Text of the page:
2. a dimensional form, defined by a line or a change in value or color.

One of the Elements of Design, shape, is a potent tool for visual communication.

When looking at an object or image, 'shape' is the first retinal impression the human eye registers before color, texture, space, or anything else.


  • Contours are the outlines or outer edges of a shape.
  • Contrast is the difference in value, luminance, or color that makes a shape distinguishable.
  • Length is the measurement or extent of something from end to end, the greatest of other dimensions of a shape.
  • Proportion is a shape considered in comparative relation to a whole.
  • Silhouette is a shape filled with a single tone or a color, usually black.
  • Width is the measurement or extent of a shape from side to side.

Types of Shapes

Most works of art contain multiple types of shapes.

Geometric Shapes

These two-dimensional shapes may be manipulated with mathematics but lack three-dimensional visual information about their location, scale, or orientation within space. They have uniform measurements and are usually man-made.

Geometric Shapes

Graphic Shapes

Are visual images or designs that serve as a pictorial representation or may give the viewer information when written words are not adequate. Symbols stand for ideas, beliefs, or actions. Logos are emblems or symbols commonly used by commercial enterprises, organizations, or individuals to aid and promote instant public recognition.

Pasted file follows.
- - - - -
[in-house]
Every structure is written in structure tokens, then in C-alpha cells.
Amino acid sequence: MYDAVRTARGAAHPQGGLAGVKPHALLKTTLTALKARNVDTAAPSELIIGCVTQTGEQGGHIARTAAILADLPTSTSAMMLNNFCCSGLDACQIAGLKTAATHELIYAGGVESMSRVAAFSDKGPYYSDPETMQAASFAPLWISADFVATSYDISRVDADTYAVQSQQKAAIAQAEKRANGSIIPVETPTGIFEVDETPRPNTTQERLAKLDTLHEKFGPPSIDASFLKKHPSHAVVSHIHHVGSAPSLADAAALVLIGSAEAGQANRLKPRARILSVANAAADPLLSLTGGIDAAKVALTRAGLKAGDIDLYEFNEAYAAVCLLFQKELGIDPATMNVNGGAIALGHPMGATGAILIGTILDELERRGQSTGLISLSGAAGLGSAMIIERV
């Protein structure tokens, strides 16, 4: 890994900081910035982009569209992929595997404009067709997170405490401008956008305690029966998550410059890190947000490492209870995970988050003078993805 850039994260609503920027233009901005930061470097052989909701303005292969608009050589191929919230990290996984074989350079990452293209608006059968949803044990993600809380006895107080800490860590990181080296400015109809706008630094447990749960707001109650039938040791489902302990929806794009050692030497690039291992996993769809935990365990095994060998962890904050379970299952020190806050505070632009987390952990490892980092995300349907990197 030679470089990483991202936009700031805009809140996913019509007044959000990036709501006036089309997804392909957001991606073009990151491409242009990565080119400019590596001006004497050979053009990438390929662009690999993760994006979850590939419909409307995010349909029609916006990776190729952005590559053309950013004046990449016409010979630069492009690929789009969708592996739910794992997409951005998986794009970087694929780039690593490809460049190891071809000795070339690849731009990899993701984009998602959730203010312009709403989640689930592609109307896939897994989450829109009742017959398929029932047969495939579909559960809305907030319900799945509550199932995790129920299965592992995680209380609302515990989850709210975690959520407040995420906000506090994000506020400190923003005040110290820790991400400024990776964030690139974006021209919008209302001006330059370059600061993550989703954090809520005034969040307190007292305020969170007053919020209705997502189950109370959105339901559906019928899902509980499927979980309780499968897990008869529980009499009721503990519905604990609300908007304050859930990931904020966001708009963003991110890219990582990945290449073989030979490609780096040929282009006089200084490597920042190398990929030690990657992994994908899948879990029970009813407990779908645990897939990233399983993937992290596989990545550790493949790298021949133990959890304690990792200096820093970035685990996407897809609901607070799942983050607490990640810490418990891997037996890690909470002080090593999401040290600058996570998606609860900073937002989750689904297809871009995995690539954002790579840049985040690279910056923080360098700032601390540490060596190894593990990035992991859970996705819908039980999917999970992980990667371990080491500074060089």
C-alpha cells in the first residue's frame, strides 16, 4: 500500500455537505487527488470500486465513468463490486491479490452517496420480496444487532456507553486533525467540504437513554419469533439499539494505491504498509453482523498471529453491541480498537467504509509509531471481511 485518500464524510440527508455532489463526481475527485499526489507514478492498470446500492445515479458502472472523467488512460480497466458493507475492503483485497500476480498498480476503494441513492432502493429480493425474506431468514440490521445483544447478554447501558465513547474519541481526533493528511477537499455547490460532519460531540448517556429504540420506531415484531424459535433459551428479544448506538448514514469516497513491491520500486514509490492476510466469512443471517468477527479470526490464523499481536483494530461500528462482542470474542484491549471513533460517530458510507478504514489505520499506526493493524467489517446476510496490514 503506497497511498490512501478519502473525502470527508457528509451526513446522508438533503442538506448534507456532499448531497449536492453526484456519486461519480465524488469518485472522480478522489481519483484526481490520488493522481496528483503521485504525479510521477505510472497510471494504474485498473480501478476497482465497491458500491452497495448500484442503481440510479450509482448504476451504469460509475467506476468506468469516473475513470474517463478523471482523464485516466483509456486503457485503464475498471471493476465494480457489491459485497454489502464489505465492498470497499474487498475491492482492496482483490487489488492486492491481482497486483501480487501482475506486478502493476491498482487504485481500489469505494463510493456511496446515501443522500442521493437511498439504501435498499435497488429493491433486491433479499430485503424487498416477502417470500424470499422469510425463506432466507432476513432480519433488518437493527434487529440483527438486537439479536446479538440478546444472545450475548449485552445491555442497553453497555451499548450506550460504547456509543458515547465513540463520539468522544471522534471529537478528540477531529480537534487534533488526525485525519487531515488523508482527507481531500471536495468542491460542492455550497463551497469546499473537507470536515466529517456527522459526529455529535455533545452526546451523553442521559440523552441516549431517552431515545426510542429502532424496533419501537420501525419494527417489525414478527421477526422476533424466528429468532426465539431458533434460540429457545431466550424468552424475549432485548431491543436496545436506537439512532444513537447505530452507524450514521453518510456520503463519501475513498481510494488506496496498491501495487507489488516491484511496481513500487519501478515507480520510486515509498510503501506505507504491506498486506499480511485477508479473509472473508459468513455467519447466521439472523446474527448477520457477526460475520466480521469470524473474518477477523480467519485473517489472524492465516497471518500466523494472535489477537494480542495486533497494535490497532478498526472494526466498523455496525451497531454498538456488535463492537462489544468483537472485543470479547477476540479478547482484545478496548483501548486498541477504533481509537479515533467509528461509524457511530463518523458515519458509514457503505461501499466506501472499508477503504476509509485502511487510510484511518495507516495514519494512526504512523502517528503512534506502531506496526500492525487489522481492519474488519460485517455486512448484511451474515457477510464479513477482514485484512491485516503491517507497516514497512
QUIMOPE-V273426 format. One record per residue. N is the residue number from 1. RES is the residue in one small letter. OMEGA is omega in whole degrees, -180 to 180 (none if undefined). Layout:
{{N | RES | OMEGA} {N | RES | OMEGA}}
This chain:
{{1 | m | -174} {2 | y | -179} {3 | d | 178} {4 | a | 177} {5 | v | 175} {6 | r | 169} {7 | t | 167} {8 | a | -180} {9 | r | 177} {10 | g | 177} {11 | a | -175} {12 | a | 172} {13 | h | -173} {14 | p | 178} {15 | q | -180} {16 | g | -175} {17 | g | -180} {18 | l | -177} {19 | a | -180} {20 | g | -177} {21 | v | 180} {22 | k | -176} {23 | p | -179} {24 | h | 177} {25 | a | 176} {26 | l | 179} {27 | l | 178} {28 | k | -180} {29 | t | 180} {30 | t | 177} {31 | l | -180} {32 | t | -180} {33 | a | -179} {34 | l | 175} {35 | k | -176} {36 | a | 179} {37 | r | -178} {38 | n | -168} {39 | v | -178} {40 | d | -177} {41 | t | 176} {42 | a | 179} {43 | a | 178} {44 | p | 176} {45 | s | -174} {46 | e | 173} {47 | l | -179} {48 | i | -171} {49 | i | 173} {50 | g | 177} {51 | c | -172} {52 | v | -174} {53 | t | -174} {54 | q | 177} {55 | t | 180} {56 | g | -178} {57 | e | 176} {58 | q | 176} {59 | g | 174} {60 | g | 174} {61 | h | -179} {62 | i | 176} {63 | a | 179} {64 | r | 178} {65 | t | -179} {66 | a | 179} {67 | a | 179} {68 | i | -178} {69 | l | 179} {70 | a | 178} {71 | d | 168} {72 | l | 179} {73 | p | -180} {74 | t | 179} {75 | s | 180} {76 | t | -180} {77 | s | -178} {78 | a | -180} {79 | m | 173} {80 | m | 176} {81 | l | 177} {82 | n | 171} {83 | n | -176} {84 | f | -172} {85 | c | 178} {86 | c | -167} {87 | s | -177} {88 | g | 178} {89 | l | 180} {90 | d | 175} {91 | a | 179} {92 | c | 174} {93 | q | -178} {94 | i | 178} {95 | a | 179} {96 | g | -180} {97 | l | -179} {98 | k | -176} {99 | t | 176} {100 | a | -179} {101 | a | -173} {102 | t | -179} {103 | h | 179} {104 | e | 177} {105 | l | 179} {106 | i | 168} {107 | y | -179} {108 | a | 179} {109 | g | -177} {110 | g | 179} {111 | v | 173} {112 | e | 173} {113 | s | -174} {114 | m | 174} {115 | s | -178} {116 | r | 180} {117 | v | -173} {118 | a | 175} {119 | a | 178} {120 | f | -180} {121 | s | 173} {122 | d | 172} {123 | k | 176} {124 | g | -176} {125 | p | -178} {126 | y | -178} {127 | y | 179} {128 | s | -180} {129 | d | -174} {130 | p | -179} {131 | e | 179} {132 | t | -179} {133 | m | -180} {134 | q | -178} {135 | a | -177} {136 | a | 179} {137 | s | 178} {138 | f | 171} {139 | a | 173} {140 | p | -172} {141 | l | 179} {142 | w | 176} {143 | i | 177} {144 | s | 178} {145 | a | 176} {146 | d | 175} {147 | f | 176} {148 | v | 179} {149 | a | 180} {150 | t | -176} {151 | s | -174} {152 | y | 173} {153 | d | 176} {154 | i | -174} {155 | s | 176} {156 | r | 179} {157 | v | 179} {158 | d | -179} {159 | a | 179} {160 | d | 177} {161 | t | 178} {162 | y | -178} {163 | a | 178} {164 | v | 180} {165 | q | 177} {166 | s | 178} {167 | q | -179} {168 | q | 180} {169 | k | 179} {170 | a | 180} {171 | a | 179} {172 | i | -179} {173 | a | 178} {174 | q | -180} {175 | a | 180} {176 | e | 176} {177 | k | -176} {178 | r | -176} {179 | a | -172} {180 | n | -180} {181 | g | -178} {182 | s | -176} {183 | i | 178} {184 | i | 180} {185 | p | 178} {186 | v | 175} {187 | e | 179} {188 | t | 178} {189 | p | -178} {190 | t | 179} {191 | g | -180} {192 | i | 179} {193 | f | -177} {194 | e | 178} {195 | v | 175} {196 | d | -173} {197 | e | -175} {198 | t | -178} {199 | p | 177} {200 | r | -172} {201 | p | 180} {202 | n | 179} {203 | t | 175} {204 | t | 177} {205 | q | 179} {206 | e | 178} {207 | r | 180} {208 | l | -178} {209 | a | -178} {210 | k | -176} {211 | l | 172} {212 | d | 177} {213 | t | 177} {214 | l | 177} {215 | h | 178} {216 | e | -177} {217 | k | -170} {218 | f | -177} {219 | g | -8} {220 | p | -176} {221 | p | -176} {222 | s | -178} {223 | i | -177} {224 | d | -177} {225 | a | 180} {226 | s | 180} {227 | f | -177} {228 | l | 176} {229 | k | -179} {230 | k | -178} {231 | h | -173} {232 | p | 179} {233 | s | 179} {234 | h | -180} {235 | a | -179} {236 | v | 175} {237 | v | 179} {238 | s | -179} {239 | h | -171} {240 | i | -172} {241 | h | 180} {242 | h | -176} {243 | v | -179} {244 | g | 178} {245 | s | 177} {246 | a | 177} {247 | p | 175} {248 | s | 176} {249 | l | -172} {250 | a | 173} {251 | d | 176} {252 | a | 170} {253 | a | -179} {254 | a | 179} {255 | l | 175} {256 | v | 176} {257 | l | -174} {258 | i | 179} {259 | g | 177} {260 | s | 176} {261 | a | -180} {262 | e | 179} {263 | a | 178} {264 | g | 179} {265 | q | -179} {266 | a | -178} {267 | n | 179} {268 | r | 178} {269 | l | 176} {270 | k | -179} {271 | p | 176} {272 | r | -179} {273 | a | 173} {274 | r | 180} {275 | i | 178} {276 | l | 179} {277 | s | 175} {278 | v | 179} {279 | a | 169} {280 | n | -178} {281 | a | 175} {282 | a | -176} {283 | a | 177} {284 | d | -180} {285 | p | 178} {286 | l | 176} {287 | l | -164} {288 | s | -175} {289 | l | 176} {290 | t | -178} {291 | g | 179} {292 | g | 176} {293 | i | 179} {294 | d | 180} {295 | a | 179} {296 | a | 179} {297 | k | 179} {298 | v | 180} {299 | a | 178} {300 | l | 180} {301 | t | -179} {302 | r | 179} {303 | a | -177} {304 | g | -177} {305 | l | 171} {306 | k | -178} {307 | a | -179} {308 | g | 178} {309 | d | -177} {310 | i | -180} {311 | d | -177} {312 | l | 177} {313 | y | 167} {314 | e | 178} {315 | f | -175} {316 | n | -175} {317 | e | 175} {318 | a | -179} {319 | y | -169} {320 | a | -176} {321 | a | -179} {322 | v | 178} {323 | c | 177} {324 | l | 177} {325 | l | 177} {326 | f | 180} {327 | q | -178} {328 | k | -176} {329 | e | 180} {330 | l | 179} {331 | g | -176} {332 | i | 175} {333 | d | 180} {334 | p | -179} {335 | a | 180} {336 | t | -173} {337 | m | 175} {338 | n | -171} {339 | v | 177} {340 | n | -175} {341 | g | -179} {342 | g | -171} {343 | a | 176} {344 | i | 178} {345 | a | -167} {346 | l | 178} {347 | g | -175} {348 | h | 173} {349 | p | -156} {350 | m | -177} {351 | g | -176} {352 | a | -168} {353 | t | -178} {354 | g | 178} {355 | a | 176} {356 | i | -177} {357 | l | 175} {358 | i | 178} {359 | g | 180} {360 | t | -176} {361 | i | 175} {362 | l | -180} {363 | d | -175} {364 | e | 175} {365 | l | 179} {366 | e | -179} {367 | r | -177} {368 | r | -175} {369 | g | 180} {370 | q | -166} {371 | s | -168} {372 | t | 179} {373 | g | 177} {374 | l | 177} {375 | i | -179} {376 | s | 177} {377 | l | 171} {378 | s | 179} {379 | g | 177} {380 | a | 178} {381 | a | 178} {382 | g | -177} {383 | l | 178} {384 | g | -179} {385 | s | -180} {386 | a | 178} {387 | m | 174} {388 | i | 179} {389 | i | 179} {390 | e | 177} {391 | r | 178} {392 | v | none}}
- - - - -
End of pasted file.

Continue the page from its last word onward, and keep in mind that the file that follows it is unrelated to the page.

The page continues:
Graphic Shapes

Organic Shapes

They are associated with the natural world and may or may not have a name. These free-form shapes have very few straight lines, such as leaves, plants, trees, or animals.

Organic, Free-form, or Natural Shapes


1. the structure of something.
2. the visible configuration of something.

Form is an actual, three dimensional shape or is used to conveys three-dimensional information to the viewer. Form differs from shape because it includes visual information regarding location, scale, or orientation.

Elliptical distortions, curvatures, or angles suggest perspective. Forms provide information to the viewer, so they know how that object sits in space. It is well understood if they are looking up or down upon an object. Forms may be geometric or organic.

Forms include location, scale, or orientation.


1. a repeated shape or decorative design.
2. something designed or used as a model.

A pattern will consist of repeating shapes. Patterns are pleasing, and the concept of repetition is one of the Principles of Art. 

  • Geometric Patterns are based on mathematics and use geometric shapes. They repeat predictably.
  • Organic Patterns are formed in nature. They often have slight variations or never repeat themselves exactly.
  • Spiraling Patterns are circular, winding in and around themselves, similar to ocean waves.
  • Branching Patterns are the repetition of forking lines or the deviation of lines or cracks.

Patterns are repeated shapes.

Putting it All Together

Understanding the nuances between shape, pattern, and form will help improve your drawing skills and help you look for the differences. If your contours are stiff or have straight lines, they will feel more like geometric or man-made objects instead of organic shapes or forms. If your shapes look more like graphic symbols than a realistic interpretation of what they represent, your drawings will look more stylized. If you have repeating shapes, they may look more like a pattern than texture or random flowers in a field.